• 15. Tools  and   techniques(1/2)   1.  DocumentaJon  Reviews     –  The  quality  of  the  plans,  as  well  as  consistency  between  those  plans  and   the  project  requirements  and  assumpJons,  may  be  indicators  of  risk  in  the   project.     2.  InformaJon  Gathering  Techniques     –  Include  brainstorming,  Delphi  technique,  Interviewing,  Root  cause  analysis.     3.  Checklist  Analysis     –  are   developed   based   on   historical   informaJon   and   knowledge   that   has   been  accumulated  from  previous  similar  projects  and  from  other  sources   of   informaJon.   The   lowest   level   of   the   RBS   can   also   be   used   as   a   risk   checklist.   4.  AssumpJons  Analysis   –  Every  project  and  its  plan  is  conceived  and  developed  based  on  a  set  of   hypotheses,  scenarios,  or  assumpJons.  AssumpJons  analysis  explores  the   validity  of  assumpJons  as  they  apply  to  the  project.  It  idenJfies  risks  to  the   project   from   inaccuracy,   instability,   inconsistency,   or   incompleteness   of   assumpJons.   Copyright@STEVBROS   Project  Mamagement  Fundamentals   15  
  • 16. Tools  and   techniques(2/2)   5.  Diagramming  Techniques   –  Include  Cause  and  effect  diagrams,  System  or  process   flow  charts,  Influence  diagrams.  (details  at  next  slides)   6.  SWOT  Analysis     –  examines   the   project   from   each   of   the   strengths,   weaknesses,  opportuniJes,  and  threats  (SWOT)     perspecJves  to  increase  the  breadth  of  idenJfied  risks   by  including  internally  generated  risks   7.  Expert  Judgment     –  Risks   may   be   idenJfied   directly   by   experts   with   relevant  experience  with  similar  projects  or  business   areas.     Copyright@STEVBROS   Project  Mamagement  Fundamentals   16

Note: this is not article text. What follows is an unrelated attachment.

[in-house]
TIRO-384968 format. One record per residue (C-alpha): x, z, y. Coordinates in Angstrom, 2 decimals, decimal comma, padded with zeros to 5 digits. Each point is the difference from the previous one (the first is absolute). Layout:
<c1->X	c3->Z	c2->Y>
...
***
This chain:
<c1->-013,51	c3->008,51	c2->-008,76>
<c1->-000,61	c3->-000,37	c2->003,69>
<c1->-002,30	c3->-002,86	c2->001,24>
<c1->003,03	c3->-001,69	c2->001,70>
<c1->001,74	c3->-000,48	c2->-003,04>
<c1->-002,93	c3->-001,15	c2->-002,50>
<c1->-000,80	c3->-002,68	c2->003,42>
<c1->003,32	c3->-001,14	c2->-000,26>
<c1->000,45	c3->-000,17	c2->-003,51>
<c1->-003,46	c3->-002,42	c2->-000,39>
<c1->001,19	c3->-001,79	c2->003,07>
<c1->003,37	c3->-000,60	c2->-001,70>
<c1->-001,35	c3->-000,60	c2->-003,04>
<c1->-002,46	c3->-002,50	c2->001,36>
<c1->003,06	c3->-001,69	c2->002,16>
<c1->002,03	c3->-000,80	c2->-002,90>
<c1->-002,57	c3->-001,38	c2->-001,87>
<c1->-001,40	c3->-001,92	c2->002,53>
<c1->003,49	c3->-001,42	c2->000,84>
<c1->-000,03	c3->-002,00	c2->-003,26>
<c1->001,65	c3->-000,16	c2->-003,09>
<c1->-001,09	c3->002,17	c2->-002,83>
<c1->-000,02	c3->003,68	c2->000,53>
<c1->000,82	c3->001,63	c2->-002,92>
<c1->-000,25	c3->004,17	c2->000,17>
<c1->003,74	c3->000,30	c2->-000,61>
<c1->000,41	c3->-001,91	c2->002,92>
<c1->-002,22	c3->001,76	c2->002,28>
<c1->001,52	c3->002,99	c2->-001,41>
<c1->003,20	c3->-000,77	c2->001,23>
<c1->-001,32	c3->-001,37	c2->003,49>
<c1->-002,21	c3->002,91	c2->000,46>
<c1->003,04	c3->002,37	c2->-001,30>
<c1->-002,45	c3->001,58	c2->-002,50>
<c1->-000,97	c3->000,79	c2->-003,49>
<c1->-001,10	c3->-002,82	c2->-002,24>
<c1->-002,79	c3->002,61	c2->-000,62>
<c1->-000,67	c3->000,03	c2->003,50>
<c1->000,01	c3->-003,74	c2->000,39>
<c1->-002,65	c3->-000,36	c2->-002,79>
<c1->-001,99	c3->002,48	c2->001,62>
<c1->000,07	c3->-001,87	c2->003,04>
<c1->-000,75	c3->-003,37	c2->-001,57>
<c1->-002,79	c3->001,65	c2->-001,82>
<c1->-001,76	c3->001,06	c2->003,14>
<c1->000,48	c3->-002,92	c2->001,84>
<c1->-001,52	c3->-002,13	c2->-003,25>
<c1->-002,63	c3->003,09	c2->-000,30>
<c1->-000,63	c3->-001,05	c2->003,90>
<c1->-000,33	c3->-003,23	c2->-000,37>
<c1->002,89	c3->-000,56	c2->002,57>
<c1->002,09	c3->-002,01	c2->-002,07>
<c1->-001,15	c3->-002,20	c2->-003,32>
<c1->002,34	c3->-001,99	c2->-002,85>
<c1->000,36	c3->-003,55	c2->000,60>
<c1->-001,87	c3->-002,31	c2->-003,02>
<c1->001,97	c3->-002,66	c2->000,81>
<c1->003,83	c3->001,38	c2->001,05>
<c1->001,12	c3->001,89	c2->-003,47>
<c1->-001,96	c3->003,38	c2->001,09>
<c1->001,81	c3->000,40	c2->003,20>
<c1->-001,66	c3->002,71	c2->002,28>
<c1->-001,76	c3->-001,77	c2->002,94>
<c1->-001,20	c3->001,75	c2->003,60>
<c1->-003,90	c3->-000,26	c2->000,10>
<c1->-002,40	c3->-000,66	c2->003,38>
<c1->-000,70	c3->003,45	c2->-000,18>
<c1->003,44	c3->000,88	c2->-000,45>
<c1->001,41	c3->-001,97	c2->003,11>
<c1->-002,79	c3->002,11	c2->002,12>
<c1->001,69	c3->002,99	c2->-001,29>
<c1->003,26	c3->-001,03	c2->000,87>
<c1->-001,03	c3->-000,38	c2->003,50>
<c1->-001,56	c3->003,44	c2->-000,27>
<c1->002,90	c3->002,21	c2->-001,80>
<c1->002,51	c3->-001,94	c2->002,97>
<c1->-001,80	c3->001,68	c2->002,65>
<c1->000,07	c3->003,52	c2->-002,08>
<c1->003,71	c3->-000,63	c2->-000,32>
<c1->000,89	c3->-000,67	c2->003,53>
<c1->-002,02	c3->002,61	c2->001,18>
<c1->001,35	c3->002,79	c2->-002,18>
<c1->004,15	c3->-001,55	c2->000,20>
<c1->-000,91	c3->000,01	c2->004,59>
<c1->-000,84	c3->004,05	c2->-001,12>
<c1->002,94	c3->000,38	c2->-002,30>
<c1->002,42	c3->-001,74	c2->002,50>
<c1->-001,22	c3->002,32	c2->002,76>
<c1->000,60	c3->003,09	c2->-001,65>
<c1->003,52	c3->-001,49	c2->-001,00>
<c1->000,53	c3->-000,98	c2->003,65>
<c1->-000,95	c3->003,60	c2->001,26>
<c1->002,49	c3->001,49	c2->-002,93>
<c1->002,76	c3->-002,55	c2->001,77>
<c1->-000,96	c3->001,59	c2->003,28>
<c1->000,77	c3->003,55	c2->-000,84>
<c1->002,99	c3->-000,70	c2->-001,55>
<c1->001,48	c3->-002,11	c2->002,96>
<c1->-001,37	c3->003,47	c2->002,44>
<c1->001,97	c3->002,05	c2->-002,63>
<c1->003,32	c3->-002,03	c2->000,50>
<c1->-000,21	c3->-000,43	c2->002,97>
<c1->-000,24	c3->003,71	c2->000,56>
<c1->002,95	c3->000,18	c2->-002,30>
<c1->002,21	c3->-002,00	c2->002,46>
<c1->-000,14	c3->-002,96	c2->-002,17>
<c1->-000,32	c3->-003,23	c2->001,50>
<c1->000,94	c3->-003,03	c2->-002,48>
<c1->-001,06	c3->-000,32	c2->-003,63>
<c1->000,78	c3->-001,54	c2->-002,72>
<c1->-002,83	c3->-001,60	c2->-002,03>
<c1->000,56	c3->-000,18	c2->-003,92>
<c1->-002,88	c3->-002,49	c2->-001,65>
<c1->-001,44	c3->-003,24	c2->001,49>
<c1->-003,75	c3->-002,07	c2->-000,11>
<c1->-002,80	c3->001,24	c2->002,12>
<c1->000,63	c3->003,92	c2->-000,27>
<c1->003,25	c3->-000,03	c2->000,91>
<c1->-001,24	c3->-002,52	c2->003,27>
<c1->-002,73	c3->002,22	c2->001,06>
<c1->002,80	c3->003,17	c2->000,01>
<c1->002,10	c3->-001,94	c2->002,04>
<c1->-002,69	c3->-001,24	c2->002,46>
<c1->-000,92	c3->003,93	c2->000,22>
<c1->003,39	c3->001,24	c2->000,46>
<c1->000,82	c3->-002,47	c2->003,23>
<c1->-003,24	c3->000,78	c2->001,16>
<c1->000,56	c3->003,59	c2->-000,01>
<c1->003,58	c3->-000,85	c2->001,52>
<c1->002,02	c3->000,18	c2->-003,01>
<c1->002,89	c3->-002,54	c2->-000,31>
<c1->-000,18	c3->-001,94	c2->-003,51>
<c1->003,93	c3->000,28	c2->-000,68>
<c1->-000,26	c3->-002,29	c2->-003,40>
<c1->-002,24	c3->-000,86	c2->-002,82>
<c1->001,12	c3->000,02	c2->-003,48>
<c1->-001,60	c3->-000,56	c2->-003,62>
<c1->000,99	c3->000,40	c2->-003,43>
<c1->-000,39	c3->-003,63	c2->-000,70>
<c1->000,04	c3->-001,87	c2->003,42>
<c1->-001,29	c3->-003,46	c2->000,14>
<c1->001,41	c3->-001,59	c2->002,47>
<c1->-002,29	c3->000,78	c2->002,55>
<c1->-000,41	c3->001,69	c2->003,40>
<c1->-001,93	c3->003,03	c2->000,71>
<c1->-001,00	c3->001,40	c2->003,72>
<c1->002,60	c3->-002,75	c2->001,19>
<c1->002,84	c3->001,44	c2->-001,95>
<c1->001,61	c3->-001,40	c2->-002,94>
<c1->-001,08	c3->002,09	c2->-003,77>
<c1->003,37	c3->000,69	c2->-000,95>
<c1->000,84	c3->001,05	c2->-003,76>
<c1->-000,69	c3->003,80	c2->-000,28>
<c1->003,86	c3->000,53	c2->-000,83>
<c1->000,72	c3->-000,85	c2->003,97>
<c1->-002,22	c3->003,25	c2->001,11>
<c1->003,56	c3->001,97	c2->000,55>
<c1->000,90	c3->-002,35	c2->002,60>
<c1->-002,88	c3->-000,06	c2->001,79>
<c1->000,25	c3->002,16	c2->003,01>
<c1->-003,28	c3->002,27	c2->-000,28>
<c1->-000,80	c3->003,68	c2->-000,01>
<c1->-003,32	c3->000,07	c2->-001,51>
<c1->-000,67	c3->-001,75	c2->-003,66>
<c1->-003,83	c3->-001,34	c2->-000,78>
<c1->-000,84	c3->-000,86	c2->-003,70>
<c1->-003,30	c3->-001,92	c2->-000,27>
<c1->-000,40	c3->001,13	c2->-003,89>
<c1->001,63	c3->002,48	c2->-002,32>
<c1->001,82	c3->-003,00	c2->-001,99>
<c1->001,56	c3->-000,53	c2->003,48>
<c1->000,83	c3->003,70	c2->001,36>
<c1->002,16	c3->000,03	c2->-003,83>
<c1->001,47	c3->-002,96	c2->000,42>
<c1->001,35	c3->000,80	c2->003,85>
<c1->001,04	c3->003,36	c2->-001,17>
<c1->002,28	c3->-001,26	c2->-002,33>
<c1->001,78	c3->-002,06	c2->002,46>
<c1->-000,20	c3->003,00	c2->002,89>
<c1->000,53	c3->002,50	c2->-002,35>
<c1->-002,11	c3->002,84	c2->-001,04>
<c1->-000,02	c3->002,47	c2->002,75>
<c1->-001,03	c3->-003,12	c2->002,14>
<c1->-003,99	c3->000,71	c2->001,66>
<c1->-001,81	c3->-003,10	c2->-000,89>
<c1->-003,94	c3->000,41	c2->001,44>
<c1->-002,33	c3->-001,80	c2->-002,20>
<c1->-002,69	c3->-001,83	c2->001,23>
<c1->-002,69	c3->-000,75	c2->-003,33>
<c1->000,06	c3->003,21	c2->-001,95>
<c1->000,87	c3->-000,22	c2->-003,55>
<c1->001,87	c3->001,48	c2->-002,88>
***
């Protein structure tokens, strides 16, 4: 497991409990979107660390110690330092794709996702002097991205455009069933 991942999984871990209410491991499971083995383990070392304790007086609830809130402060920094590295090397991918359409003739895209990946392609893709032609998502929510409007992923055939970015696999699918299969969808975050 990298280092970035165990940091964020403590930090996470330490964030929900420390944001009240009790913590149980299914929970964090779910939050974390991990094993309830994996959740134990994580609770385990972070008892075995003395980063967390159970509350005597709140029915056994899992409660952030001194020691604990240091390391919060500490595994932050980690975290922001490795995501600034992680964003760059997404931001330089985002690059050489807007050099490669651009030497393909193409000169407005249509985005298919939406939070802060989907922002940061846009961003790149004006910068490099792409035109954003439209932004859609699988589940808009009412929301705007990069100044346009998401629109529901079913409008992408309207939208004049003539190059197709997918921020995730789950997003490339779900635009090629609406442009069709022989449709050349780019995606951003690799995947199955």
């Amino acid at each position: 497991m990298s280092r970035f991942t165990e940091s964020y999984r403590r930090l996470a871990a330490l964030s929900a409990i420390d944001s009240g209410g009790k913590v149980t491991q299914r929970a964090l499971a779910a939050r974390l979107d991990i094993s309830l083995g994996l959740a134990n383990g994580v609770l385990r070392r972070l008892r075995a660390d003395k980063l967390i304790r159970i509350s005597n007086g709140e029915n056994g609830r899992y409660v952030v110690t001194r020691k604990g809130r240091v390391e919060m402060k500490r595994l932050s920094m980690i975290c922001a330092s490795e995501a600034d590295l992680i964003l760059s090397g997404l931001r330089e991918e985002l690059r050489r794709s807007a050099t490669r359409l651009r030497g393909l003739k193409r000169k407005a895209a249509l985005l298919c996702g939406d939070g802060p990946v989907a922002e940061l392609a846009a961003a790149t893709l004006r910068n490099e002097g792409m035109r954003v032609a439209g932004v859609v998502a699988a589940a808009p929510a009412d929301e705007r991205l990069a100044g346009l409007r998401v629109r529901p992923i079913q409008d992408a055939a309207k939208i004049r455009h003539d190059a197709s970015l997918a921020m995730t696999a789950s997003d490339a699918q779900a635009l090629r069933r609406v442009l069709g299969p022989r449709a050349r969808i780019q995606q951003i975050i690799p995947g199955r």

• 17. Root-­‐cause   analysis   Copyright@STEVBROS   Project  Mamagement  Fundamentals   17  
  • 18. Influence   diagram   Copyright@STEVBROS   Project  Mamagement  Fundamentals   18  
  • 19. Outputs   1.  Risk  Register   – List  of  idenJfied  risks:       •  A   structure   for   describing   risks   using   risk   statements   may  be  applied,  for  example,  EVENT  may  occur  causing   IMPACT,  or  If  CAUSE  exists,  EVENT  may  occur  leading  to   EFFECT.     •  In  addiJon  to  the  list  of  idenJfied  risks,  the  root  causes   of  those  risks  may  become  more  evident.   – List  of  potenJal  responses   Copyright@STEVBROS   Project  Mamagement  Fundamentals   19  
  • 20. Perform  qualitaJve   risk  analysis   •  The  process  of  prioriJzing  risks  for  further  analysis  or  acJon  by  assessing   and  combining  their  probability  of  occurrence  and  impact.  The  key  benefit   of  this  process  is  that  it  enables  project  managers  to  reduce  the  level  of   uncertainty  and  to  focus  on  high-­‐priority  risks.   Copyright@STEVBROS   Project  Mamagement  Fundamentals   20   A  Guide  to  the  Project  Management  Body  of  Knowledge,  FiEh  Edi9on  (PMBOK®  Guide)  ©2013  Project  Management   Ins9tute,  Inc.    All  Rights  Reserved.    Figure  11-­‐8  Page  328.